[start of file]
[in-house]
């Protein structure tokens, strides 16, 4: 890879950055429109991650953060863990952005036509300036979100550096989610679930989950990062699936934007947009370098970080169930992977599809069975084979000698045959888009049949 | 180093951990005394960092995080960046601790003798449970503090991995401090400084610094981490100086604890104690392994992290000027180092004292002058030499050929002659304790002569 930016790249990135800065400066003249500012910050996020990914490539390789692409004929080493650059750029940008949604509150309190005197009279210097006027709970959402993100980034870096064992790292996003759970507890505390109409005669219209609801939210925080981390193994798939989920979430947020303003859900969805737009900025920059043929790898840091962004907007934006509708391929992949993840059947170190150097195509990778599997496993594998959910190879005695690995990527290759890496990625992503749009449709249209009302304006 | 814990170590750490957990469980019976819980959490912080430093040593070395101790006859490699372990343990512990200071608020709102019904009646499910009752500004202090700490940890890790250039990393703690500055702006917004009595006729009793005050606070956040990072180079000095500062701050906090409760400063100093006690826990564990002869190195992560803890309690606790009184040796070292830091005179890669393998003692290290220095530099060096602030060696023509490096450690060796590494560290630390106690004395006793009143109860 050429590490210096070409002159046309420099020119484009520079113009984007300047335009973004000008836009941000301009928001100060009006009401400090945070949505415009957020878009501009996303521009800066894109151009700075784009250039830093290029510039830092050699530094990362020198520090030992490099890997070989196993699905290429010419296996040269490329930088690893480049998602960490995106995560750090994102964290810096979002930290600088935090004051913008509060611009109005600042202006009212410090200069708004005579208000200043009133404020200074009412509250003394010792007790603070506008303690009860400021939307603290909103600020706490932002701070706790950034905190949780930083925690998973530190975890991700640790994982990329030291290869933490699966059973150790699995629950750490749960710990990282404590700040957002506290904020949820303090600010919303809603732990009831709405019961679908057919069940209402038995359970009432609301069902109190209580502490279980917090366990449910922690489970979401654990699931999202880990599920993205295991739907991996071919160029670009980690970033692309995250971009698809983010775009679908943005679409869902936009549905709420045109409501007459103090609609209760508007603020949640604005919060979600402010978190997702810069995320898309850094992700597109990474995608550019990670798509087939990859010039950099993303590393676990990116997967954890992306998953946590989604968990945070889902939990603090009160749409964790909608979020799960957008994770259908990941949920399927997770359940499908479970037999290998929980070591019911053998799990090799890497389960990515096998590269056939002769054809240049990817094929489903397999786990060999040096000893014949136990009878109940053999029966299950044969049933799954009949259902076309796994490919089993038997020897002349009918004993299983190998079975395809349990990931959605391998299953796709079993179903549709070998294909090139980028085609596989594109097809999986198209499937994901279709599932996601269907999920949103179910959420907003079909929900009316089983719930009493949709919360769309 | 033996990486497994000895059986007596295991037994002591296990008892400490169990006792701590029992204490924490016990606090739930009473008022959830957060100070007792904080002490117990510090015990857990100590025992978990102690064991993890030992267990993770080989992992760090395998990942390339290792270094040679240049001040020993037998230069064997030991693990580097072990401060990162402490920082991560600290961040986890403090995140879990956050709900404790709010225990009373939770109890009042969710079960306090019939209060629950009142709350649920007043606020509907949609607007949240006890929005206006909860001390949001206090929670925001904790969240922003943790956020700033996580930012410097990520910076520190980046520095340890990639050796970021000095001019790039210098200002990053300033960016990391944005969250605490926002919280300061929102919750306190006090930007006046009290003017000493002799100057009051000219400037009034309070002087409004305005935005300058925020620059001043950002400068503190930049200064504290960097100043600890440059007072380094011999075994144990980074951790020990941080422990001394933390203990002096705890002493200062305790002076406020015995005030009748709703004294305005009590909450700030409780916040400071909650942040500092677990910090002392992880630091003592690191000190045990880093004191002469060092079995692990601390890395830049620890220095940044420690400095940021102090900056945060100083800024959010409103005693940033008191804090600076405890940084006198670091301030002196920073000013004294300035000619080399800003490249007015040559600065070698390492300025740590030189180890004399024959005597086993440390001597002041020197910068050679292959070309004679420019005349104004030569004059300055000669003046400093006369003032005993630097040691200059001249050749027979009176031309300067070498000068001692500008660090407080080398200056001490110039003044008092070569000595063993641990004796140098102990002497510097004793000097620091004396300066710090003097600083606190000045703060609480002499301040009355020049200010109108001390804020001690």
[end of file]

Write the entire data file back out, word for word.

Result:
[in-house]
């Protein structure tokens, strides 16, 4: 890879950055429109991650953060863990952005036509300036979100550096989610679930989950990062699936934007947009370098970080169930992977599809069975084979000698045959888009049949 | 180093951990005394960092995080960046601790003798449970503090991995401090400084610094981490100086604890104690392994992290000027180092004292002058030499050929002659304790002569 930016790249990135800065400066003249500012910050996020990914490539390789692409004929080493650059750029940008949604509150309190005197009279210097006027709970959402993100980034870096064992790292996003759970507890505390109409005669219209609801939210925080981390193994798939989920979430947020303003859900969805737009900025920059043929790898840091962004907007934006509708391929992949993840059947170190150097195509990778599997496993594998959910190879005695690995990527290759890496990625992503749009449709249209009302304006 | 814990170590750490957990469980019976819980959490912080430093040593070395101790006859490699372990343990512990200071608020709102019904009646499910009752500004202090700490940890890790250039990393703690500055702006917004009595006729009793005050606070956040990072180079000095500062701050906090409760400063100093006690826990564990002869190195992560803890309690606790009184040796070292830091005179890669393998003692290290220095530099060096602030060696023509490096450690060796590494560290630390106690004395006793009143109860 050429590490210096070409002159046309420099020119484009520079113009984007300047335009973004000008836009941000301009928001100060009006009401400090945070949505415009957020878009501009996303521009800066894109151009700075784009250039830093290029510039830092050699530094990362020198520090030992490099890997070989196993699905290429010419296996040269490329930088690893480049998602960490995106995560750090994102964290810096979002930290600088935090004051913008509060611009109005600042202006009212410090200069708004005579208000200043009133404020200074009412509250003394010792007790603070506008303690009860400021939307603290909103600020706490932002701070706790950034905190949780930083925690998973530190975890991700640790994982990329030291290869933490699966059973150790699995629950750490749960710990990282404590700040957002506290904020949820303090600010919303809603732990009831709405019961679908057919069940209402038995359970009432609301069902109190209580502490279980917090366990449910922690489970979401654990699931999202880990599920993205295991739907991996071919160029670009980690970033692309995250971009698809983010775009679908943005679409869902936009549905709420045109409501007459103090609609209760508007603020949640604005919060979600402010978190997702810069995320898309850094992700597109990474995608550019990670798509087939990859010039950099993303590393676990990116997967954890992306998953946590989604968990945070889902939990603090009160749409964790909608979020799960957008994770259908990941949920399927997770359940499908479970037999290998929980070591019911053998799990090799890497389960990515096998590269056939002769054809240049990817094929489903397999786990060999040096000893014949136990009878109940053999029966299950044969049933799954009949259902076309796994490919089993038997020897002349009918004993299983190998079975395809349990990931959605391998299953796709079993179903549709070998294909090139980028085609596989594109097809999986198209499937994901279709599932996601269907999920949103179910959420907003079909929900009316089983719930009493949709919360769309 | 033996990486497994000895059986007596295991037994002591296990008892400490169990006792701590029992204490924490016990606090739930009473008022959830957060100070007792904080002490117990510090015990857990100590025992978990102690064991993890030992267990993770080989992992760090395998990942390339290792270094040679240049001040020993037998230069064997030991693990580097072990401060990162402490920082991560600290961040986890403090995140879990956050709900404790709010225990009373939770109890009042969710079960306090019939209060629950009142709350649920007043606020509907949609607007949240006890929005206006909860001390949001206090929670925001904790969240922003943790956020700033996580930012410097990520910076520190980046520095340890990639050796970021000095001019790039210098200002990053300033960016990391944005969250605490926002919280300061929102919750306190006090930007006046009290003017000493002799100057009051000219400037009034309070002087409004305005935005300058925020620059001043950002400068503190930049200064504290960097100043600890440059007072380094011999075994144990980074951790020990941080422990001394933390203990002096705890002493200062305790002076406020015995005030009748709703004294305005009590909450700030409780916040400071909650942040500092677990910090002392992880630091003592690191000190045990880093004191002469060092079995692990601390890395830049620890220095940044420690400095940021102090900056945060100083800024959010409103005693940033008191804090600076405890940084006198670091301030002196920073000013004294300035000619080399800003490249007015040559600065070698390492300025740590030189180890004399024959005597086993440390001597002041020197910068050679292959070309004679420019005349104004030569004059300055000669003046400093006369003032005993630097040691200059001249050749027979009176031309300067070498000068001692500008660090407080080398200056001490110039003044008092070569000595063993641990004796140098102990002497510097004793000097620091004396300066710090003097600083606190000045703060609480002499301040009355020049200010109108001390804020001690």